Former Professional Cyclist’s Attempt to Claim Employment Status Thrown Off Track
In a landmark decision for professional sport, the UK Employment Appeal Tribunal has held that a professional cyclist was not an employee of British Cycling, a not-for-profit organisation which funded and supported her training with the British Cycling Team.
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Jessica Varnish began her involvement with competitive cycling from a very young age, and from the age of 12 was selected for talent development programmes run by British Cycling. Since then, Ms. Varnish entered into various “Athlete Agreements” with British Cycling. The most recent Athlete Agreement in 2015 set out the supports and benefits which British Cycling would provide in accordance with an individual programme, which were valued at £600,000 – £700,000 over a four year period.
In exchange for these supports and benefits, Ms. Varnish agreed to train with the British Cycling Team, to compete in specific competitions, to follow all reasonable directions of British Cycling, to maintain the highest possible levels of health and physical fitness and to conduct herself in a proper manner. The agreement expressly provided that it was not a contract of employment and did not create an employment relationship.
The 2015 Athlete Agreement was terminated in 2016 for performance related reasons, and Ms. Varnish issued proceedings against British Cycling for unfair dismissal and discrimination. In order to pursue a claim for unfair dismissal, Ms. Varnish needed to establish that she was either an employee or worker of British Cycling.
The original employment tribunal held that there was not the ‘mutuality of obligations’ between Ms. Varnish and British Cycling that is necessary to establish an employment relationship, i.e. that Ms. Varnish’s work under the 2015 Athlete Agreement was not for the benefit of British Cycling. The tribunal also held that the benefits under the Athlete Agreement were not remuneration for work done.
Ms. Varnish appealed the decision to the EAT.
Employment Appeal Tribunal
The EAT cautioned against an overly prescriptive focus on mutuality of obligation. Instead, the EAT took a broad view in applying Ready Mixed Concrete (South East) Ltd v List of Pensions and National Insurance in order to determine if an employment relationship existed between Ms. Varnish and British Cycling. Ready Mix Concrete identified three factors to establish a contract of service:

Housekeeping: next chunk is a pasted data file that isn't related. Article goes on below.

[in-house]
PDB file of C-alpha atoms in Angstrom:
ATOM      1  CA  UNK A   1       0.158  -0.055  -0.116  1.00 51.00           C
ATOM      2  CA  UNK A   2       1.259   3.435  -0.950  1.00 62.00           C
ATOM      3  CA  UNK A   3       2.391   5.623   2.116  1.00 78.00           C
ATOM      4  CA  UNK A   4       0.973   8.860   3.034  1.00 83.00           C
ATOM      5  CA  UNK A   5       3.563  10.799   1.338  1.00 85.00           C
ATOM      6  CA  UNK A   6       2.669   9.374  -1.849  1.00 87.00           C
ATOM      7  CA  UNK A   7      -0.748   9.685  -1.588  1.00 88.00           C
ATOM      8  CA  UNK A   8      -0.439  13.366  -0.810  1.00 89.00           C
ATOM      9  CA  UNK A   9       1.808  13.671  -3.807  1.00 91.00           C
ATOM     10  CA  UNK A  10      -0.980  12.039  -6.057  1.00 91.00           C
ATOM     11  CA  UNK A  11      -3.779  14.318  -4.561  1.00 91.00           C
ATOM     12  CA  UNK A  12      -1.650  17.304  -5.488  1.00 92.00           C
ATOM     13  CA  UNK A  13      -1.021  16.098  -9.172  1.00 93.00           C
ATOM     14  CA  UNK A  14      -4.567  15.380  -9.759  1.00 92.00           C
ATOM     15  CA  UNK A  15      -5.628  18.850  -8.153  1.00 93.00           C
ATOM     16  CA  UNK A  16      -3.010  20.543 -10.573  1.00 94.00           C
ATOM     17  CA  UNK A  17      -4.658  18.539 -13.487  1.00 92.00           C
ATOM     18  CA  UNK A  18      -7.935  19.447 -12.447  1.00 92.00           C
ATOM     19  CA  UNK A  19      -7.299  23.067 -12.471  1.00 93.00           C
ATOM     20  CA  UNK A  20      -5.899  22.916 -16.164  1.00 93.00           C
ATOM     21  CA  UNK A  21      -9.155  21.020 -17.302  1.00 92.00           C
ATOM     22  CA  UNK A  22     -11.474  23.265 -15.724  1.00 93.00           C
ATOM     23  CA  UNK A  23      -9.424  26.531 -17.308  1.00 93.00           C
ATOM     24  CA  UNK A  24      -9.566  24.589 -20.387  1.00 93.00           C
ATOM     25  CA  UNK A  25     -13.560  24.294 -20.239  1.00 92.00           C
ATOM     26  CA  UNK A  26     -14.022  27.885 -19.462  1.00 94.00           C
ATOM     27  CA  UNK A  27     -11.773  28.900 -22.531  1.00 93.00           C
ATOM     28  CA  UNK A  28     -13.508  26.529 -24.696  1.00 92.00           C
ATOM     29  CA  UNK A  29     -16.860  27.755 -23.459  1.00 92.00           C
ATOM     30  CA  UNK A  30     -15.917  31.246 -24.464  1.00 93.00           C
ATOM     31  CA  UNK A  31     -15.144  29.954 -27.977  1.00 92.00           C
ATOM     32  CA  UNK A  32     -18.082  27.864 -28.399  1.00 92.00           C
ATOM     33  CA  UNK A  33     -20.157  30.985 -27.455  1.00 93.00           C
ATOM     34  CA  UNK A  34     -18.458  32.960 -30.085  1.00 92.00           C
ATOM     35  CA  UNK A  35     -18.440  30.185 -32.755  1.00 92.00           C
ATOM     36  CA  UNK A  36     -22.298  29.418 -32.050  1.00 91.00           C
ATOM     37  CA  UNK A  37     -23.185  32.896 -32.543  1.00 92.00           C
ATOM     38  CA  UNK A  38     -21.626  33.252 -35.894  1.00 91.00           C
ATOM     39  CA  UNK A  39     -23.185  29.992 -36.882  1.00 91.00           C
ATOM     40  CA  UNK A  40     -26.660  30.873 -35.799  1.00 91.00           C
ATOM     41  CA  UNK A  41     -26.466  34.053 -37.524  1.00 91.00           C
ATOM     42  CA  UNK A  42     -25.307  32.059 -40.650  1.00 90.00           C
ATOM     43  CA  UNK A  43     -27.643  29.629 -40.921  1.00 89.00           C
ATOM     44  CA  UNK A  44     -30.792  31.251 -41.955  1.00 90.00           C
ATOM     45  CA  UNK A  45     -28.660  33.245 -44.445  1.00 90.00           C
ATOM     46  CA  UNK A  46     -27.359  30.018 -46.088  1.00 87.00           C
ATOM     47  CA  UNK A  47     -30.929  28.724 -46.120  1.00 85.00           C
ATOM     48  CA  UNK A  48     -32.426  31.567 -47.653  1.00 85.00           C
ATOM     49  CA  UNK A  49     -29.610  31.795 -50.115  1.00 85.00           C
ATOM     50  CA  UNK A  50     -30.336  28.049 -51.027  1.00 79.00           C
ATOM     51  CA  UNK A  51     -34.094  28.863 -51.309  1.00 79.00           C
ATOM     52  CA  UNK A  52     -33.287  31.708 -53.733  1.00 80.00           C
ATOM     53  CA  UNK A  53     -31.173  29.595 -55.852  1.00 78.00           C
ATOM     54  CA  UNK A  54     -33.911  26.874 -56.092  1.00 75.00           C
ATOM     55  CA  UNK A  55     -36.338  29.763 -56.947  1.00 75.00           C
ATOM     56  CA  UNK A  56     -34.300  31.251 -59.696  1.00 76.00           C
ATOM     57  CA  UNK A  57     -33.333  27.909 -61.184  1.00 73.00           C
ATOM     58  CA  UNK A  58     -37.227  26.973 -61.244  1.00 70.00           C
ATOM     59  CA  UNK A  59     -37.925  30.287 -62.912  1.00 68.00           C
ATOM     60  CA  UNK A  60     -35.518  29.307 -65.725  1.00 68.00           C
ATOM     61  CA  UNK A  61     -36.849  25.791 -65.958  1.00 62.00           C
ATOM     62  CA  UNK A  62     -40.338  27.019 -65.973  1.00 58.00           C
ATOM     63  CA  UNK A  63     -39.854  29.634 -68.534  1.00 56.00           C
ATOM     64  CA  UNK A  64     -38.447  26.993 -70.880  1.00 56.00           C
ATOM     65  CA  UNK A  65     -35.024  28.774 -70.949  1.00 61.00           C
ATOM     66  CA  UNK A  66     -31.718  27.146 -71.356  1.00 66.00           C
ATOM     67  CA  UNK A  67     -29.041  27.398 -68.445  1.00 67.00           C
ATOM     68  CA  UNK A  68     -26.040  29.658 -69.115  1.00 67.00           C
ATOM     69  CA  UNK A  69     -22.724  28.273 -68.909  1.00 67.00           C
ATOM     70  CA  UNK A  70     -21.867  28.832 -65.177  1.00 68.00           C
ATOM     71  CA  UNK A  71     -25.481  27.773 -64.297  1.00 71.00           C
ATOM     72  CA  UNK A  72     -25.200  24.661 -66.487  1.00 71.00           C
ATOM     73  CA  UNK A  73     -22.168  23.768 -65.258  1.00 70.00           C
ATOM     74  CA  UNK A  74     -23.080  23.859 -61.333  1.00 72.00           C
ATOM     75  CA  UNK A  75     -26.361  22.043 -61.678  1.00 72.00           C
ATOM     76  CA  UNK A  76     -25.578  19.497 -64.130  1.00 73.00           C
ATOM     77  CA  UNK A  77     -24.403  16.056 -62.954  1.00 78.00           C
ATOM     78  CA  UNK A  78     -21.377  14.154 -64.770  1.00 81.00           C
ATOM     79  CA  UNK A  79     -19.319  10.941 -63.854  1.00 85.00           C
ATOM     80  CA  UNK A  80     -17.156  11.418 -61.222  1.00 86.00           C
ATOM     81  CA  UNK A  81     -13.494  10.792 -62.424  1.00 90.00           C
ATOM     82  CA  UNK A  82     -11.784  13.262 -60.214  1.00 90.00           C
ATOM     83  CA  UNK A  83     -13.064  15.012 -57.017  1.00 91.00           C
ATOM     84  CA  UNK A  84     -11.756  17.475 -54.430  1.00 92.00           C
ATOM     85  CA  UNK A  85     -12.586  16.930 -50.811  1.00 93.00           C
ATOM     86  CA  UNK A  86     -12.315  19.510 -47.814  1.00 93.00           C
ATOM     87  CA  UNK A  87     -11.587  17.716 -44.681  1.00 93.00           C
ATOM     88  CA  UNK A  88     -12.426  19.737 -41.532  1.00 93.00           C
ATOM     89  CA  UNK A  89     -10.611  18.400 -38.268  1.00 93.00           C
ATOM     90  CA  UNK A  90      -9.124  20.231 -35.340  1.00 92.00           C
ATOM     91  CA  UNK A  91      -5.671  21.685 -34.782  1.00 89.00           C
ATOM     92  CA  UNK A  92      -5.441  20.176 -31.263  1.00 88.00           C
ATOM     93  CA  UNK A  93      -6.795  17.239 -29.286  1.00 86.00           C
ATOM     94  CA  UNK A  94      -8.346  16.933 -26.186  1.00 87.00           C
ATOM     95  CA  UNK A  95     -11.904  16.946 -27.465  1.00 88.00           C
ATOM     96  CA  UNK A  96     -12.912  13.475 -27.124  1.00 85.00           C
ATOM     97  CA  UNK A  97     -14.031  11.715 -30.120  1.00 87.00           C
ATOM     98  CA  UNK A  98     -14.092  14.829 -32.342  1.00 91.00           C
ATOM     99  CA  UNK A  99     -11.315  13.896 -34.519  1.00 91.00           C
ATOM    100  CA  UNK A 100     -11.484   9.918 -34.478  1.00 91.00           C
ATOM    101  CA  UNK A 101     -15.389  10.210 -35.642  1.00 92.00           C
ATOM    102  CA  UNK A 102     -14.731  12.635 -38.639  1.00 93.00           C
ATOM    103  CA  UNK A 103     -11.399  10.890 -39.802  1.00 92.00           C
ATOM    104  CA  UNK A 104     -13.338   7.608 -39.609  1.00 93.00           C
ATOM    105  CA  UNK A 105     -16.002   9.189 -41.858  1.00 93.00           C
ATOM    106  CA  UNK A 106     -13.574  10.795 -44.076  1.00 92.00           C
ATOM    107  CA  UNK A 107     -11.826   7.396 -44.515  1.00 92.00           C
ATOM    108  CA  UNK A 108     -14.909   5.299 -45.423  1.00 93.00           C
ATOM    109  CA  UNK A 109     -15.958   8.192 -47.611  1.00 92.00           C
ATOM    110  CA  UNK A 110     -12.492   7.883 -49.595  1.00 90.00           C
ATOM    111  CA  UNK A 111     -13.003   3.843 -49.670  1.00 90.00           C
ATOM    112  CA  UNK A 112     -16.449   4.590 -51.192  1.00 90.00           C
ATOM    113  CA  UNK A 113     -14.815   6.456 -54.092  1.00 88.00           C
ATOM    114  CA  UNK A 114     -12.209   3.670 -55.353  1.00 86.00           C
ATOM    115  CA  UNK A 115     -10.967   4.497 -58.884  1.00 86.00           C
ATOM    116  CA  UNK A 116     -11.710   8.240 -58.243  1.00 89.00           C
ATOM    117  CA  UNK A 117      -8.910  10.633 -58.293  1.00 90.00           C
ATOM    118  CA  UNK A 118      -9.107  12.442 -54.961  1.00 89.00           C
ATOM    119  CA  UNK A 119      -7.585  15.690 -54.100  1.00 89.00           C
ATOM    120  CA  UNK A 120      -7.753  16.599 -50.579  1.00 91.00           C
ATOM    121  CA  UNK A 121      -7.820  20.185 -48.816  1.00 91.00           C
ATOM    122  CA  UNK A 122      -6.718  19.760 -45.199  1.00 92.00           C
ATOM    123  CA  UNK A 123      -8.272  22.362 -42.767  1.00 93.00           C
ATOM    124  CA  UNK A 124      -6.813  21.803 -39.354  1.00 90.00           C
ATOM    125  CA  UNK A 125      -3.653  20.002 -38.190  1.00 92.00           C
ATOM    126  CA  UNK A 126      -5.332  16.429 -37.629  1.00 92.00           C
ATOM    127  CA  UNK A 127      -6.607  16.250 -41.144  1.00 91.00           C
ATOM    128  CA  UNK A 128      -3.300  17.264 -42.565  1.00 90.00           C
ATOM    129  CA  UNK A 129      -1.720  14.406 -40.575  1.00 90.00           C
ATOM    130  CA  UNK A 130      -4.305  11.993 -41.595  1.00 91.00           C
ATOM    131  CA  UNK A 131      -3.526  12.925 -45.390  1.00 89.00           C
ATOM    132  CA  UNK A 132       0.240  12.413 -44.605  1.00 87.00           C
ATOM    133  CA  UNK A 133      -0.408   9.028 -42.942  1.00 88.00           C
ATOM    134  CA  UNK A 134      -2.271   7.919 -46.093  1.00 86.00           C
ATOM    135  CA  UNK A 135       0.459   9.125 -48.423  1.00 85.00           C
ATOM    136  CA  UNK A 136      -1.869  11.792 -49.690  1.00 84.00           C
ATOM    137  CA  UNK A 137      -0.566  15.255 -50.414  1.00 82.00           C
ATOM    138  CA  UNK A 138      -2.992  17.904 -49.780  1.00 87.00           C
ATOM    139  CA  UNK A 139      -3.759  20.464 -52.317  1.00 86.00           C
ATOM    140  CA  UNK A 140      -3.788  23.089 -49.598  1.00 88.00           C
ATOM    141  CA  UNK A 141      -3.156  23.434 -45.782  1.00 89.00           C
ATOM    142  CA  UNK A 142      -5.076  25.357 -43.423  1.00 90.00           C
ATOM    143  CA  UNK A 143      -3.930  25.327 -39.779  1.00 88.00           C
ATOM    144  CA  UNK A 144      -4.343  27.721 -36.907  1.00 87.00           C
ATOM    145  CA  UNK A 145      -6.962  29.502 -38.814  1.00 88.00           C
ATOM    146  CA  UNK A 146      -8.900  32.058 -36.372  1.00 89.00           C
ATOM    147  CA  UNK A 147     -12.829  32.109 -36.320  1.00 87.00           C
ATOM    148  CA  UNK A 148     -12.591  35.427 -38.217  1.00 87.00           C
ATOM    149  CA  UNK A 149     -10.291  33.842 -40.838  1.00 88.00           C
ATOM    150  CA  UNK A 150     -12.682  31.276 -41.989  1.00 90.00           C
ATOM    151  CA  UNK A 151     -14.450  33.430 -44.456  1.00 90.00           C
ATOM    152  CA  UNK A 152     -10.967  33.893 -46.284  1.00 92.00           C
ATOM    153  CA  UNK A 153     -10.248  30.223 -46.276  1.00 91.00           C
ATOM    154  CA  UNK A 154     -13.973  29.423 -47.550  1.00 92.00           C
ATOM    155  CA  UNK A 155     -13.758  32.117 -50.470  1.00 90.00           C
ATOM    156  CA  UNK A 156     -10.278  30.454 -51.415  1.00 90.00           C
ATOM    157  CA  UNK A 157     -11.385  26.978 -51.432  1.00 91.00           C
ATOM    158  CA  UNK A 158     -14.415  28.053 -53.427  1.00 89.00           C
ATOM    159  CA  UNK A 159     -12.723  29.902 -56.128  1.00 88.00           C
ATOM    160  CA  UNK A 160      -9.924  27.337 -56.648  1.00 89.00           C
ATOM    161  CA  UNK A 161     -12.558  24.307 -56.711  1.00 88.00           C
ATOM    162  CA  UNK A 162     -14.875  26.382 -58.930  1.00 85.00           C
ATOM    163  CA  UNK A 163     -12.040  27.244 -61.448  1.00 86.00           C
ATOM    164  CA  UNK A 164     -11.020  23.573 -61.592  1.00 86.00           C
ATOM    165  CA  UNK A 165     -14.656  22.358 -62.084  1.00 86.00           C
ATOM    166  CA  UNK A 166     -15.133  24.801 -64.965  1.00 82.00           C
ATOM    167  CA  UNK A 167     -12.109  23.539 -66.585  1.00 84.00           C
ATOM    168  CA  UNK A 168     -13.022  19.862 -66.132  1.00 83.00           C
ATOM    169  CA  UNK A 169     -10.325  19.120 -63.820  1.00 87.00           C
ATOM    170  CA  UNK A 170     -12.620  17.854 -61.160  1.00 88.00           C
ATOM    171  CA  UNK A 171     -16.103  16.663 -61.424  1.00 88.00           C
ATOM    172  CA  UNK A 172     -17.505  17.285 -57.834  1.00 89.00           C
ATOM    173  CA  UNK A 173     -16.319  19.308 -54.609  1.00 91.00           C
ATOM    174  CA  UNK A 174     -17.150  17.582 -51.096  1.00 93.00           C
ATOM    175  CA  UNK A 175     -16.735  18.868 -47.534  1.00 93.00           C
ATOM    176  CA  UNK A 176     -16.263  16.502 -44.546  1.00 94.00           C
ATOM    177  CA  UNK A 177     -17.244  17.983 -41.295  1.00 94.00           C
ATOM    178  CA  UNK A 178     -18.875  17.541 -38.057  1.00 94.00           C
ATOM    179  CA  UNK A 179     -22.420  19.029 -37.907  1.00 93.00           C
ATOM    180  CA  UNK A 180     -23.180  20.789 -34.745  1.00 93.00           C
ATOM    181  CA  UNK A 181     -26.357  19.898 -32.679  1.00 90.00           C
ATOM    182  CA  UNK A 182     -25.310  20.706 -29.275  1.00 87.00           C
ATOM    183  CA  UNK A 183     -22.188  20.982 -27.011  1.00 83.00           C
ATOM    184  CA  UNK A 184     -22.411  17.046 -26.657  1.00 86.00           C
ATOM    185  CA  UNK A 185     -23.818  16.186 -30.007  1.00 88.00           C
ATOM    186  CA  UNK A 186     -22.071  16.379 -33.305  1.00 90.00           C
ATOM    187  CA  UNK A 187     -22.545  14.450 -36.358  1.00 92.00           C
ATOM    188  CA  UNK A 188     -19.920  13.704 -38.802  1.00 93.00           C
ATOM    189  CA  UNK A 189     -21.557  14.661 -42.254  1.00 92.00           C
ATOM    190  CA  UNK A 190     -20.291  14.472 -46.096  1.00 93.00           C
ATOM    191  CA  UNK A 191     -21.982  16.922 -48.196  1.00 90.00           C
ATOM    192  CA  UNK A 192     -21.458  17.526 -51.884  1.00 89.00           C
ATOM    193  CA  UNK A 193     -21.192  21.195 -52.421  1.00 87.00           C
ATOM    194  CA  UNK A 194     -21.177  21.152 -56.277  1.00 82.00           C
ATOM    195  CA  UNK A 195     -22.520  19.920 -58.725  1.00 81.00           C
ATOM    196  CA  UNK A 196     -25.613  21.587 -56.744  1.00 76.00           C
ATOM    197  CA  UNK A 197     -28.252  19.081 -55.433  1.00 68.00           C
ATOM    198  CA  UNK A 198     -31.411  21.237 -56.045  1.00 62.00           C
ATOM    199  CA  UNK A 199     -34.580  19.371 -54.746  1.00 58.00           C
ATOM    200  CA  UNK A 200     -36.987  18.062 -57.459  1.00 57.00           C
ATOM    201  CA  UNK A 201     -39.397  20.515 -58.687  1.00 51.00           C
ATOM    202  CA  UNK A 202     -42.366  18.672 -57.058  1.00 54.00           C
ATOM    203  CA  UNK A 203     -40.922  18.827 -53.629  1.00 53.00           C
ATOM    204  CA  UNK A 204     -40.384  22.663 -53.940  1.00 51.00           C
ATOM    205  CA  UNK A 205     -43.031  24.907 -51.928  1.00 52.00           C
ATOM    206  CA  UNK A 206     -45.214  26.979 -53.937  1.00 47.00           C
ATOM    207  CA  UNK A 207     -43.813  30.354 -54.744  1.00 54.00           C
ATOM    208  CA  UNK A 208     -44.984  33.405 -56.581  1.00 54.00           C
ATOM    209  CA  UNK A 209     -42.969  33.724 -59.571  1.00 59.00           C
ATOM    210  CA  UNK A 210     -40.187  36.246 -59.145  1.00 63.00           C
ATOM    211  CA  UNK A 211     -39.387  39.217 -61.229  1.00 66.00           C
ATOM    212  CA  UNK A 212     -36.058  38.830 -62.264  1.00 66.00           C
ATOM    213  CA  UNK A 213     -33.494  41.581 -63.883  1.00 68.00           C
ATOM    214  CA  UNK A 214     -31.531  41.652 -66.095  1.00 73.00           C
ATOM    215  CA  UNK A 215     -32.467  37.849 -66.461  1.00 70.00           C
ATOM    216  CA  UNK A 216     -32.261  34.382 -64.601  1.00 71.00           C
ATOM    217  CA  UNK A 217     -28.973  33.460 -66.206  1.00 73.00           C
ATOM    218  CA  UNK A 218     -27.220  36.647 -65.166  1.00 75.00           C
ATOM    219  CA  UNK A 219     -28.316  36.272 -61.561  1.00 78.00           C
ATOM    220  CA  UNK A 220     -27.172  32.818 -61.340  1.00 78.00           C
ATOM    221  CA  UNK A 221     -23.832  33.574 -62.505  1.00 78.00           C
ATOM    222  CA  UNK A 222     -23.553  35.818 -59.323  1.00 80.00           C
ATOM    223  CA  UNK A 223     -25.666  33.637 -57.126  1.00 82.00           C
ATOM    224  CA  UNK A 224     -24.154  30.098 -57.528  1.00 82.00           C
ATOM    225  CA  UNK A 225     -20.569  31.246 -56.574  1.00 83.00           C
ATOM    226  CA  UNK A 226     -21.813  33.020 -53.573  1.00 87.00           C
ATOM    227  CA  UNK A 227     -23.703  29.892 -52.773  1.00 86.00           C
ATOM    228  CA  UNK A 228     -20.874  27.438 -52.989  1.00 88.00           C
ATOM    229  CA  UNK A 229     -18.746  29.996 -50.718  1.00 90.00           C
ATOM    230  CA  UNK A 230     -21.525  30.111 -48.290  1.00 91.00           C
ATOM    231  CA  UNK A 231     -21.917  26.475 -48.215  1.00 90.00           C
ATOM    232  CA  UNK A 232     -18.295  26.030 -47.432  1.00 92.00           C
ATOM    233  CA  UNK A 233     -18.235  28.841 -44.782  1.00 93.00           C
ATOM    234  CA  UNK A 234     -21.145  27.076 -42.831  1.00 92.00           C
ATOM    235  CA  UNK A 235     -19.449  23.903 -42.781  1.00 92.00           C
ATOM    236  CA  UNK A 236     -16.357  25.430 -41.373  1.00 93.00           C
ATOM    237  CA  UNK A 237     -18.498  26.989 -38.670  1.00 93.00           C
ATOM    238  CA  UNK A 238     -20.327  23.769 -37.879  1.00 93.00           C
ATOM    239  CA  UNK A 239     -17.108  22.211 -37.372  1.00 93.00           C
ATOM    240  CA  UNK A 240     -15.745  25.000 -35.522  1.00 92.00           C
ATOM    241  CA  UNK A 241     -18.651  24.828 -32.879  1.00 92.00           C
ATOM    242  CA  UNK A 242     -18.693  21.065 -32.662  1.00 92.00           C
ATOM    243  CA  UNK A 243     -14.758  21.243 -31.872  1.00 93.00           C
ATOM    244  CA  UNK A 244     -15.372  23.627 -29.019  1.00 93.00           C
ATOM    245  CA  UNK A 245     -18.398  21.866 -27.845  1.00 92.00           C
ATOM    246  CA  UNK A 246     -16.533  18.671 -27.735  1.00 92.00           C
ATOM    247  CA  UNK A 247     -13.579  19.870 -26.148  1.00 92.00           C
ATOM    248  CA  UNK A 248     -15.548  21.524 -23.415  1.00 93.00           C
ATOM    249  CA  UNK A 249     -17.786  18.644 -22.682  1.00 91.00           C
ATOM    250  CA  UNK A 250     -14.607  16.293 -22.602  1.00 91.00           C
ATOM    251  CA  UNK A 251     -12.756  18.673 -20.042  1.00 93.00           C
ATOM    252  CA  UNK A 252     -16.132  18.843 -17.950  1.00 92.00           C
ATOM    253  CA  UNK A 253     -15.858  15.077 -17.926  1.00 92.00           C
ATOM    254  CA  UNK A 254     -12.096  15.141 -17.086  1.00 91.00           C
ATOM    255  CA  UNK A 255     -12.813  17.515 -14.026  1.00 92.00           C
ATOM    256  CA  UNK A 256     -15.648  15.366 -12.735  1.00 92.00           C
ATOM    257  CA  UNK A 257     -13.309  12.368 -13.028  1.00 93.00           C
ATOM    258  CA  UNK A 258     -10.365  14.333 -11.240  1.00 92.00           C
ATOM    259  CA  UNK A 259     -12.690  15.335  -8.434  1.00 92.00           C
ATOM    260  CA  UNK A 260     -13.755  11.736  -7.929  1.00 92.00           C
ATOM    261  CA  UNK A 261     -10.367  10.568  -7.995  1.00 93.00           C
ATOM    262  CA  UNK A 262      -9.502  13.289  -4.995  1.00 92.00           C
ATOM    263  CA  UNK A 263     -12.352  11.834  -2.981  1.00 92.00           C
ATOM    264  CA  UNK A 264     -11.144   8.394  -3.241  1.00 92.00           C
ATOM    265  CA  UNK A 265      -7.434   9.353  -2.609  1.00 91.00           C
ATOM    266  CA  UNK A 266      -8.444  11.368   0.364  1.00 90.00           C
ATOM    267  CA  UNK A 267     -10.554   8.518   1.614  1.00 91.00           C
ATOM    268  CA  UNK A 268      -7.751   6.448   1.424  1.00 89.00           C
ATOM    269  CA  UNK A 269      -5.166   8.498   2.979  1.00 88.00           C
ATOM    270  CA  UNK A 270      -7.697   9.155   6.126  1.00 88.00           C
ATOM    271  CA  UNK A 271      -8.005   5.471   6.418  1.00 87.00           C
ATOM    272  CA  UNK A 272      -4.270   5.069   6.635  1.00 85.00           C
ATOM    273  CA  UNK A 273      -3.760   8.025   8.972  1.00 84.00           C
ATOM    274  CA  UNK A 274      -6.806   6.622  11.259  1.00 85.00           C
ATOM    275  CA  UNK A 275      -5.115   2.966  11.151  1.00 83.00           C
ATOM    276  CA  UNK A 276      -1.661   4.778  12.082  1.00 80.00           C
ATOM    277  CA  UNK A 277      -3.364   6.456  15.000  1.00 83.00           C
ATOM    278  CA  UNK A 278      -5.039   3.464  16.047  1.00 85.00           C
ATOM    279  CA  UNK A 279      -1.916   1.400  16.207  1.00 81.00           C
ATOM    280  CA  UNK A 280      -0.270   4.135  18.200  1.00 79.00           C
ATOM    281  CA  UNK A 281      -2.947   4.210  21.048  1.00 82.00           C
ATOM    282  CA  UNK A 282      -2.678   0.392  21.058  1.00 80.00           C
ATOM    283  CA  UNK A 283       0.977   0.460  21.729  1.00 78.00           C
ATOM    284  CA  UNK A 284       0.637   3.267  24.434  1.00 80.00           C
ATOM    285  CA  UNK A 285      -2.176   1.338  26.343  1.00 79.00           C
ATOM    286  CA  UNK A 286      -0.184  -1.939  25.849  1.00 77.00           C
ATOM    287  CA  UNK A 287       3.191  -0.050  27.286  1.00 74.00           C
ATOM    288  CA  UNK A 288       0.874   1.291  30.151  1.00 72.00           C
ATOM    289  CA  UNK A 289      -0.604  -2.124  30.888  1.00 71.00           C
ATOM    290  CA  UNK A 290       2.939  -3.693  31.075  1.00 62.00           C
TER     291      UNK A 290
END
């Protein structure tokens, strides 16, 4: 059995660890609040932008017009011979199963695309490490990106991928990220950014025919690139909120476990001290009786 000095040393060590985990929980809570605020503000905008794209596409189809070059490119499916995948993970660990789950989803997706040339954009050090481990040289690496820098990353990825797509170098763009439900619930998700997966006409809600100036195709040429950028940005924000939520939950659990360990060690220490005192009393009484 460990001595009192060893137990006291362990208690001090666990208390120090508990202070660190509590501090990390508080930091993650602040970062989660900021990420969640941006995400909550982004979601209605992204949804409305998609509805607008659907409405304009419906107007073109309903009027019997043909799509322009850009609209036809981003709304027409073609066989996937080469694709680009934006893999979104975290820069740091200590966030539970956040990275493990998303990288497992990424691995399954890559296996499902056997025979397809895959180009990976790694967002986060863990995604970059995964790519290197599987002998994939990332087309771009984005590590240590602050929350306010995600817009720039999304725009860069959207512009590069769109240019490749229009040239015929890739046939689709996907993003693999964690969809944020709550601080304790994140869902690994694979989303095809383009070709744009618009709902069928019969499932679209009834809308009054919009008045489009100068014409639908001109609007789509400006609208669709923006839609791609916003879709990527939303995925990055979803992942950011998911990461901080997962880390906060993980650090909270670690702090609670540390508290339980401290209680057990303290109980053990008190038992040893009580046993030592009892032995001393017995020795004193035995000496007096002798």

- there is an agreement that an individual will provide his/her own work and skill for the service of the employer in exchange for a wage or other remuneration;
- the individual agrees that in the performance of that service he/she will be subject to the other party’s control to a sufficient degree to make the other party the employer; and
- whether the other provisions of the agreement are consistent with its being a contract for service.
The EAT upheld the original tribunal’s finding that Ms. Varnish did not perform any work for British Cycling under the 2015 Athlete Agreement, and that the benefits which British Cycling offered to Ms. Varnish did not amount to remuneration. The EAT concluded that the agreement was a contract for the provision of services from British Cycling to Ms. Varnish, rather than the other way round.
The EAT also held that the provisions in Ms. Varnish’s 2015 Athlete Agreement which expressly provided that there was no employment relationship, while not definitive, could help resolve ambiguity and establish the intention of the parties.
This decision will be welcomed by professional sporting bodies both in the UK and Ireland. Irish law takes a similarly broad view of factors which may indicate an employment relationship. The High Court recently cautioned against a ‘box ticking’ analysis of the employment relationship in a case concerning the status of restaurant delivery drivers (Karshan (Midlands) t/a Dominos Pizza -v- Revenue Commissioners).
A person’s status as an employee gives rise to wide ranging legal implications for their employers, including redundancy entitlements, health and safety obligations, rest break and annual leave entitlements, vicarious liability for negligence, and the right to take a claim to the Workplace Relations Commission under unfair dismissals and employment equality legislation. It also has implications from a tax and social insurance perspective as employers are responsible for deducting tax, PRSI and USC from employees’ wages. While the definition of an employee has generated considerable scrutiny in the context of the so-called ‘gig economy’, this case is a reminder of the wider category of persons who might seek to assert that they are, in fact, employees.
Although the EAT declined to set out hard-and-fast rules in relation to the status of funded athletes, the reiteration of the factors for consideration in Ready-Mix Concrete (which has been applied in Irish law) will be reassuring to sporting bodies. Nonetheless, parties providing sponsorship or development programmes to athletes and sportspeople should consider whether these arrangements, viewed in their full context, could give rise to an employment relationship.
The authors would like to thank Feidhlim Mac Róibín for his contribution to this briefing.